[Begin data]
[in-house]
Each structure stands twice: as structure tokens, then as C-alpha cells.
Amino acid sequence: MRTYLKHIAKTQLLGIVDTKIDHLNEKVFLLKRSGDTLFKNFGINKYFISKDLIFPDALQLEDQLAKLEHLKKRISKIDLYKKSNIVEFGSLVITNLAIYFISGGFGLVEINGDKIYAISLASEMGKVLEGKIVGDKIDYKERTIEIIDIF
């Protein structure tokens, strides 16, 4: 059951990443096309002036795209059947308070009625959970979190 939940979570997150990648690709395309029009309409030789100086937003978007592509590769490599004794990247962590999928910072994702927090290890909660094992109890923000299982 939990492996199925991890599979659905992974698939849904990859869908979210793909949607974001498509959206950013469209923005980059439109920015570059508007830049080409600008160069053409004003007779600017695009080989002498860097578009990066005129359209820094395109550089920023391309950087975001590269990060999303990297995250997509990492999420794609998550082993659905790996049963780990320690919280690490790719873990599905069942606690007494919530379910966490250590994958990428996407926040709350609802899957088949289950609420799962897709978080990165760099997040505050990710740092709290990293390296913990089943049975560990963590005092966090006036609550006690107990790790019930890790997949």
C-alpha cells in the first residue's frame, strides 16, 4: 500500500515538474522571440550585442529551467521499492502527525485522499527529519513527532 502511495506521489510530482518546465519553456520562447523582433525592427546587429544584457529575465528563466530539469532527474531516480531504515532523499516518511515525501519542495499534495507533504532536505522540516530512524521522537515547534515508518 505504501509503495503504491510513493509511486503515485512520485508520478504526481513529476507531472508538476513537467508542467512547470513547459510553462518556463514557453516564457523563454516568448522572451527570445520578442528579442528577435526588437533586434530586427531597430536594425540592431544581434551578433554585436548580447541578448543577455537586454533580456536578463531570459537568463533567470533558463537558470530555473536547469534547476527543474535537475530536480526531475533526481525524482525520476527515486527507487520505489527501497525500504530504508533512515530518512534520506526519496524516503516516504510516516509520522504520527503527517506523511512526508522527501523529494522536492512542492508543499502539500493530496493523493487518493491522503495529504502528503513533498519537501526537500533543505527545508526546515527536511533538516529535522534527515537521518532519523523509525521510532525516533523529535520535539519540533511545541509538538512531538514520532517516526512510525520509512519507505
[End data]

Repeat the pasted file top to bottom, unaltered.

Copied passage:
[in-house]
Each structure stands twice: as structure tokens, then as C-alpha cells.
Amino acid sequence: MRTYLKHIAKTQLLGIVDTKIDHLNEKVFLLKRSGDTLFKNFGINKYFISKDLIFPDALQLEDQLAKLEHLKKRISKIDLYKKSNIVEFGSLVITNLAIYFISGGFGLVEINGDKIYAISLASEMGKVLEGKIVGDKIDYKERTIEIIDIF
């Protein structure tokens, strides 16, 4: 059951990443096309002036795209059947308070009625959970979190 939940979570997150990648690709395309029009309409030789100086937003978007592509590769490599004794990247962590999928910072994702927090290890909660094992109890923000299982 939990492996199925991890599979659905992974698939849904990859869908979210793909949607974001498509959206950013469209923005980059439109920015570059508007830049080409600008160069053409004003007779600017695009080989002498860097578009990066005129359209820094395109550089920023391309950087975001590269990060999303990297995250997509990492999420794609998550082993659905790996049963780990320690919280690490790719873990599905069942606690007494919530379910966490250590994958990428996407926040709350609802899957088949289950609420799962897709978080990165760099997040505050990710740092709290990293390296913990089943049975560990963590005092966090006036609550006690107990790790019930890790997949």
C-alpha cells in the first residue's frame, strides 16, 4: 500500500515538474522571440550585442529551467521499492502527525485522499527529519513527532 502511495506521489510530482518546465519553456520562447523582433525592427546587429544584457529575465528563466530539469532527474531516480531504515532523499516518511515525501519542495499534495507533504532536505522540516530512524521522537515547534515508518 505504501509503495503504491510513493509511486503515485512520485508520478504526481513529476507531472508538476513537467508542467512547470513547459510553462518556463514557453516564457523563454516568448522572451527570445520578442528579442528577435526588437533586434530586427531597430536594425540592431544581434551578433554585436548580447541578448543577455537586454533580456536578463531570459537568463533567470533558463537558470530555473536547469534547476527543474535537475530536480526531475533526481525524482525520476527515486527507487520505489527501497525500504530504508533512515530518512534520506526519496524516503516516504510516516509520522504520527503527517506523511512526508522527501523529494522536492512542492508543499502539500493530496493523493487518493491522503495529504502528503513533498519537501526537500533543505527545508526546515527536511533538516529535522534527515537521518532519523523509525521510532525516533523529535520535539519540533511545541509538538512531538514520532517516526512510525520509512519507505